Snyder has an interesting take on the archaic roots of spiritual practices:  “I understand even more clearly now…that our earlier ways of self-support, our earlier traditions of life prior to agriculture, required literally thousands of years of great attention and awareness, and long hours of stillness.  An anthropologist, William Laughlin, has written a useful article on hunting as education for children.  His first point is to ask why primitive hunters didn’t have better tools than they did.  The bow of the American Indian didn’t draw more than forty pounds; it looked like a toy.  The technology was very simple.  They did lots of other things extremely well, like building houses forty feet in diameter, raising big totem poles, making very fine boats, etc.  Why, then, does there seem to be a weakness in their hunting technology?  The answer is simple: they didn’t hunt with their tools, they hunted with their minds.  They did things–learning an animal’s behavior–that rendered elaborate tools unnecessary.  You learn animal behavior by becoming an acute observer….  Even more interesting: in a hunting and gathering society you learn the landscape as a field, multidimensionally, rather than as a straight line.  We Americans go everywhere on a road; we have points A and B to get from here to there.  Whenever we want something, we define it being at the end of this  or that line….  Certain kinds of hunting are an entering into the movement -consciousness-mind-presence of animals.  As the Indians say: ‘Hunt for the animal that comes to you.’  When I was a boy I saw old Wishram Indians spearing salmon on the Columbia, standing on a little plank out over a rushing waterfall.  They could stand motionless for thirty minutes with a spear in their hands and suddenly–they ‘d have a salmon.….  I am speculating simply on what are the biophysical, evolutionary roots of meditation and spiritual practice….  We know that the practices of fasting and going off into solitude–stillness–as part of the shaman’s training are universal.  All of these possibilities undoubtedly have been exploited for tens of thousands of years–have been a part of the way people learned what they are doing.”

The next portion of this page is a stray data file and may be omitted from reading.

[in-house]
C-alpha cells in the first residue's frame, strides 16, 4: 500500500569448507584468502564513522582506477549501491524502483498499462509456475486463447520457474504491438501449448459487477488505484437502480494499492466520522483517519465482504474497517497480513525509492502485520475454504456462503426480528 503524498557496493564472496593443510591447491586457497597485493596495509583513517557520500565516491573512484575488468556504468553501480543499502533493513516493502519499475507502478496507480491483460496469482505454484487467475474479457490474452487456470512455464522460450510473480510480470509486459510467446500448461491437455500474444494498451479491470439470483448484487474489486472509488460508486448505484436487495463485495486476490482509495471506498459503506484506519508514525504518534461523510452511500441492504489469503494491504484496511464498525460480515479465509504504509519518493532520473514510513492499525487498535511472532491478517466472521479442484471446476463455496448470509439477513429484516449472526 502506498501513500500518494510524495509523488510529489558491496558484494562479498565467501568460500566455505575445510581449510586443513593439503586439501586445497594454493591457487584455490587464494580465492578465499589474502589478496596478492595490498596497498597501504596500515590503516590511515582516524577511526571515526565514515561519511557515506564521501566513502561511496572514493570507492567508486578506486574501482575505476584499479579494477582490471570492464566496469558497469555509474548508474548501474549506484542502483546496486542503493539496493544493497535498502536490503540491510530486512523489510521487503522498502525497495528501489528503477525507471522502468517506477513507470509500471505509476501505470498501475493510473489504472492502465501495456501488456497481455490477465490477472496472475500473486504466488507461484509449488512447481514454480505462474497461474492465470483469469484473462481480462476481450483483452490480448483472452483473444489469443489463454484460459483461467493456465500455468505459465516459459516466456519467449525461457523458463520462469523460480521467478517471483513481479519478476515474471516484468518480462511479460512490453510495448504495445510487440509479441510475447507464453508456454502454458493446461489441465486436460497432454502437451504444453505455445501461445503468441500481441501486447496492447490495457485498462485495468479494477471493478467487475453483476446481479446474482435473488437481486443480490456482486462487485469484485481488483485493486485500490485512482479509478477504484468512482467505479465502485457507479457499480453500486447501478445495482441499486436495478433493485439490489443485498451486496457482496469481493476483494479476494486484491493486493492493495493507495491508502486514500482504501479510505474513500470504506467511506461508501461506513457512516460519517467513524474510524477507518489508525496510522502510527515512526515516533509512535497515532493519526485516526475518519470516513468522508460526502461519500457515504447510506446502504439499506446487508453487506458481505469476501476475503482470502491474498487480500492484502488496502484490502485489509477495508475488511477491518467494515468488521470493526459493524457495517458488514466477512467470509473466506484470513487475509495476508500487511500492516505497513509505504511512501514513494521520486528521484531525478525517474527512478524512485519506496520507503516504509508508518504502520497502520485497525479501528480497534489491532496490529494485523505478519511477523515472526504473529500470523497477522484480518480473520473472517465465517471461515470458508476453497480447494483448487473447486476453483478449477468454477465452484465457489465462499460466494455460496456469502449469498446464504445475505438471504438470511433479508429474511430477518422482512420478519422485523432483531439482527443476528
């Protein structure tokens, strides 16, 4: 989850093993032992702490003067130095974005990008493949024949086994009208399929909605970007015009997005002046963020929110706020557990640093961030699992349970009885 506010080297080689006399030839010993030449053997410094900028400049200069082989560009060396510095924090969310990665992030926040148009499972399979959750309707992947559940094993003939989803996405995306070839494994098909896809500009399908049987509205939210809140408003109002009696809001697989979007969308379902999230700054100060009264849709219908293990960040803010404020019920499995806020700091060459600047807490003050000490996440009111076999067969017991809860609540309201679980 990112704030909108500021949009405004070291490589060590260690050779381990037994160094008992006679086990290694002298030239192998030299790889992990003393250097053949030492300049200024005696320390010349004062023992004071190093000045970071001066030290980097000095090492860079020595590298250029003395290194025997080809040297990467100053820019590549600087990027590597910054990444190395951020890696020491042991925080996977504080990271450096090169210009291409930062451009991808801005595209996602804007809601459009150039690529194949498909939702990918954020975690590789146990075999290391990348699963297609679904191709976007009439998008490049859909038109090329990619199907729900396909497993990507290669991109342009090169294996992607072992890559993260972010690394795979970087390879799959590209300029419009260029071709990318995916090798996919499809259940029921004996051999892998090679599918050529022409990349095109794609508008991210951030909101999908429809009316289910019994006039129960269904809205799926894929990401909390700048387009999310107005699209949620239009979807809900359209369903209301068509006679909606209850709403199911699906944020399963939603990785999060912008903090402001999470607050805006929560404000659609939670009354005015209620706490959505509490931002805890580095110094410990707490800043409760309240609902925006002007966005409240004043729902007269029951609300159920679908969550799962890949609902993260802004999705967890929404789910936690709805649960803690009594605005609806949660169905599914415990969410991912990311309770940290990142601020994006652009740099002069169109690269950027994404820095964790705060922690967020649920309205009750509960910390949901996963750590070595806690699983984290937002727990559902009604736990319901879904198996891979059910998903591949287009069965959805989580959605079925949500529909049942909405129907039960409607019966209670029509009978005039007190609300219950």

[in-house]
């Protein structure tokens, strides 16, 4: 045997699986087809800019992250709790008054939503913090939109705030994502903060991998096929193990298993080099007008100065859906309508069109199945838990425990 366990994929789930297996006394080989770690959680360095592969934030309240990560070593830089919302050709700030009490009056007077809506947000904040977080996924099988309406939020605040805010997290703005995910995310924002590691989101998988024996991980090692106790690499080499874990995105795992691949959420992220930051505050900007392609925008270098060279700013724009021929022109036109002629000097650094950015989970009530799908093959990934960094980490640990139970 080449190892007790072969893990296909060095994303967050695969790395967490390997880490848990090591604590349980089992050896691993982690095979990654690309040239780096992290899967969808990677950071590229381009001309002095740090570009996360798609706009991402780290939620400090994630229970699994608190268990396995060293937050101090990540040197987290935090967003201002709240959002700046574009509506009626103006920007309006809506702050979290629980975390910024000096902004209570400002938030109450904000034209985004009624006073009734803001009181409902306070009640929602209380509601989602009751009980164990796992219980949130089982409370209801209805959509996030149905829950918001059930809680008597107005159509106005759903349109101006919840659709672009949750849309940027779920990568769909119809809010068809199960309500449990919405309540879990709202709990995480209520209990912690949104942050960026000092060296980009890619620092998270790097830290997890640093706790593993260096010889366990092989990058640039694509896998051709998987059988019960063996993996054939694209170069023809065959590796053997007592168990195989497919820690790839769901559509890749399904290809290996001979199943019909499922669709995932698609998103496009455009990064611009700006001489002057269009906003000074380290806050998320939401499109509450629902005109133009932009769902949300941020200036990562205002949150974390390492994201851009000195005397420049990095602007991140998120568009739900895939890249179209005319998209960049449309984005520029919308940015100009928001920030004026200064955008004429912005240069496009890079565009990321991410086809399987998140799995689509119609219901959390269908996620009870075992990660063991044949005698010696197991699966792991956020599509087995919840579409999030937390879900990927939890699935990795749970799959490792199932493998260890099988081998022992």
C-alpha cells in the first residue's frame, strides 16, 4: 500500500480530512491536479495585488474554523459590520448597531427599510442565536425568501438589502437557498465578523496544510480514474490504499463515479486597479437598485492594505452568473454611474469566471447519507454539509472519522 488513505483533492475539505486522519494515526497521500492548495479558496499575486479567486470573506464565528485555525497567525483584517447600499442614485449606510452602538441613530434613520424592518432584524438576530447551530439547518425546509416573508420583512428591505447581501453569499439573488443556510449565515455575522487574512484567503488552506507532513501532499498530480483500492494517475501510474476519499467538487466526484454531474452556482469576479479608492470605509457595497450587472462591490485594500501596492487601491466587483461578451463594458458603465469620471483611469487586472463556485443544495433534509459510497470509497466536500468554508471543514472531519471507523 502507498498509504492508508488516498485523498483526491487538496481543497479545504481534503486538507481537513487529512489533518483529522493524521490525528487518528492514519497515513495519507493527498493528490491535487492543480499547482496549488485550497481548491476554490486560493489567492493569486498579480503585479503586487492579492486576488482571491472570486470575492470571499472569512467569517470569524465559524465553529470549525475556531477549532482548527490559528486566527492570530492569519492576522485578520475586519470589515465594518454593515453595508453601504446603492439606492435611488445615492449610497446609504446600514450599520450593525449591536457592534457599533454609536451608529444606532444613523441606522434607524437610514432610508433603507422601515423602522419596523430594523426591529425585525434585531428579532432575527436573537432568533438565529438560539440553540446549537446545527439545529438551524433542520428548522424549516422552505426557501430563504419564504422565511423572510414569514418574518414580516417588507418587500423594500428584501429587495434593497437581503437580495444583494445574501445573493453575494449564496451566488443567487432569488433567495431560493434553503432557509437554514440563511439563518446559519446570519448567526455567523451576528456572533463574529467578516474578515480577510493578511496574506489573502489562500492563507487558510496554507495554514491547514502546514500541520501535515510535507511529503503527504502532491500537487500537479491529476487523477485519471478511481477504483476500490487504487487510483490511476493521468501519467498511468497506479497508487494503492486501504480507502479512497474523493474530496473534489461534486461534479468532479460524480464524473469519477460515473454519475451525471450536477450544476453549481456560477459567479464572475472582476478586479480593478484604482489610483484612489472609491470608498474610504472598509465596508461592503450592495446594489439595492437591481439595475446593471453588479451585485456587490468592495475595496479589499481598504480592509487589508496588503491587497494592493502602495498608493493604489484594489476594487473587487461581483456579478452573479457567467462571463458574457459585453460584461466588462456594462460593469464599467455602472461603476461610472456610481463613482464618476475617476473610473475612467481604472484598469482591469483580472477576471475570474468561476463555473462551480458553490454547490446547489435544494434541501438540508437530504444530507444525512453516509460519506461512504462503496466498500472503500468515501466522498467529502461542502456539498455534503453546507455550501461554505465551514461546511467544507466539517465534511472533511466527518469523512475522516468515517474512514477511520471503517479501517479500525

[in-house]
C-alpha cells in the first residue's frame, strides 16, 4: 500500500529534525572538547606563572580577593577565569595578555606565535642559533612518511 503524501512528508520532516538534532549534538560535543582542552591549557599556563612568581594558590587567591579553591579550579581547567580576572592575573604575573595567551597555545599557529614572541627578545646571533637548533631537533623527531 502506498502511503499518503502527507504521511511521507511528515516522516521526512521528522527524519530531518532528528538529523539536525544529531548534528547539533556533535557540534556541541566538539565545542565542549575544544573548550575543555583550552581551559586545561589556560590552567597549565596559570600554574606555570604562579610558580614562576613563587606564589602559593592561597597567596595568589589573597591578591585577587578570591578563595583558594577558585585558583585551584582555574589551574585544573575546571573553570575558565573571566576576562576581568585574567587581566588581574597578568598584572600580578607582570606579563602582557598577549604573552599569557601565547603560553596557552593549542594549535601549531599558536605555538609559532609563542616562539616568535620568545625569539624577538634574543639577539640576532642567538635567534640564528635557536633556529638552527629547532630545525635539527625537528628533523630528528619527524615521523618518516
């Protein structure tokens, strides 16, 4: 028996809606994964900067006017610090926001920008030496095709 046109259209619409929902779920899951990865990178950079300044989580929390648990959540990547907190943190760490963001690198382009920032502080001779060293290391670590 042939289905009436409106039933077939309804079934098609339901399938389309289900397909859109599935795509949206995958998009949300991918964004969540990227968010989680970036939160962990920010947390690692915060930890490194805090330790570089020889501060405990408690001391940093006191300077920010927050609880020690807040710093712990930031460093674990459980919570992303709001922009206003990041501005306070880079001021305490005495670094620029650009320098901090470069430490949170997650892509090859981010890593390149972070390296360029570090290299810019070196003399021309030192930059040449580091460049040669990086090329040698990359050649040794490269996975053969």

Snyder again:  “…upper Paleolithic people worked about 15 hours a week and devoted the rest of their time to cultural activities.  That period and shortly thereafter coincides with the emergence of the great cave art–for example in the Pyrenees in southern France.  We can only speculate about who those people were; however, we do know that they were fully intelligent, that their physical appearance was no different from people you see today….  Not only are there thousands of caves and thousands of paintings in the caves, but paintings occur in caves two miles deep where you  have to crawl through pools of cold water and traverse narrow passages in the dark, which open up on chambers that have great paintings in them.  This is one of our primary koans:  What have human beings been up to?  The cave tradition of painting, which runs from 35000 to 10000 years ago is the world’s longest single art tradition.  It completely overwhelms anything else.  In that perspective, civilization is like a tiny thing that occurs very late….  The point that many contemporary anthropologists…are making is that our human experience and all our cultures have not been formed within a context of civilization in cities or large numbers of people.  Our self–biophysically, biopsychically, as an animal of great complexity–was already well-formed and shaped by the experience of bands of people living in relatively small populations in a world in which there was lots of company : other life forms such as whales, birds, animals.  We can judge from the paintings, from the beauty and accuracy of the drawings, the existence of a tremendous interest, exchange and sympathy between people and animals….  To come a step farther: in certain areas of the world, the Neolithic period was long a stable part of human experience.  It represented 8000 to 10000 years of relative affluence, stability, and a high degree of democracy, equality between men and women–a period during which all of our vegetables and animals were domesticated and weaving and ceramics came into being.  Most of the arts that civilization is founded on, the crafts and skills, are the legacy of the Neolithic.  You might say that the groundwork for all contemporary spiritual disciplines was well done by then….  So, in that perspective, civilization is new….libraries and academies are very recent developments….and world religions–Buddhism among them–are quite new.  Behind them are millenia of human beings sharpening, developing, and getting to know themselves.”